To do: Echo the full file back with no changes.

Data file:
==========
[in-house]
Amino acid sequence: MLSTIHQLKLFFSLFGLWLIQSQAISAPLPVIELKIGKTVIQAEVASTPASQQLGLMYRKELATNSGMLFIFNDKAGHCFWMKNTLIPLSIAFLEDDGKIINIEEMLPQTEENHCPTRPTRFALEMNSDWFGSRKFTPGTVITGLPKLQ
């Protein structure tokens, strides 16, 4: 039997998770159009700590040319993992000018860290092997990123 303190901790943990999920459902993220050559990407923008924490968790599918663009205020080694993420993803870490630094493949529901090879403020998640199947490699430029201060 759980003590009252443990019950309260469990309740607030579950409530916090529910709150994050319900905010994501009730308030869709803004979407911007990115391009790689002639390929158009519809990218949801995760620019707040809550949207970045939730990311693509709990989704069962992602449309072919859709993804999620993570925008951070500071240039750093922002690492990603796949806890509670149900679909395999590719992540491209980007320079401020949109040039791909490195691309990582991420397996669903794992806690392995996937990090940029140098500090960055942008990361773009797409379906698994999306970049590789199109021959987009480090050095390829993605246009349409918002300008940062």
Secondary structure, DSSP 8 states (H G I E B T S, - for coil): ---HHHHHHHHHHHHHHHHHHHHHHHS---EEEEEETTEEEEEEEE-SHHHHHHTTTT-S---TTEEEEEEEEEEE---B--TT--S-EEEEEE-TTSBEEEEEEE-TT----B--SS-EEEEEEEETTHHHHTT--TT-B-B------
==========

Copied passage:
[in-house]
Amino acid sequence: MLSTIHQLKLFFSLFGLWLIQSQAISAPLPVIELKIGKTVIQAEVASTPASQQLGLMYRKELATNSGMLFIFNDKAGHCFWMKNTLIPLSIAFLEDDGKIINIEEMLPQTEENHCPTRPTRFALEMNSDWFGSRKFTPGTVITGLPKLQ
């Protein structure tokens, strides 16, 4: 039997998770159009700590040319993992000018860290092997990123 303190901790943990999920459902993220050559990407923008924490968790599918663009205020080694993420993803870490630094493949529901090879403020998640199947490699430029201060 759980003590009252443990019950309260469990309740607030579950409530916090529910709150994050319900905010994501009730308030869709803004979407911007990115391009790689002639390929158009519809990218949801995760620019707040809550949207970045939730990311693509709990989704069962992602449309072919859709993804999620993570925008951070500071240039750093922002690492990603796949806890509670149900679909395999590719992540491209980007320079401020949109040039791909490195691309990582991420397996669903794992806690392995996937990090940029140098500090960055942008990361773009797409379906698994999306970049590789199109021959987009480090050095390829993605246009349409918002300008940062």
Secondary structure, DSSP 8 states (H G I E B T S, - for coil): ---HHHHHHHHHHHHHHHHHHHHHHHS---EEEEEETTEEEEEEEE-SHHHHHHTTTT-S---TTEEEEEEEEEEE---B--TT--S-EEEEEE-TTSBEEEEEEE-TT----B--SS-EEEEEEEETTHHHHTT--TT-B-B------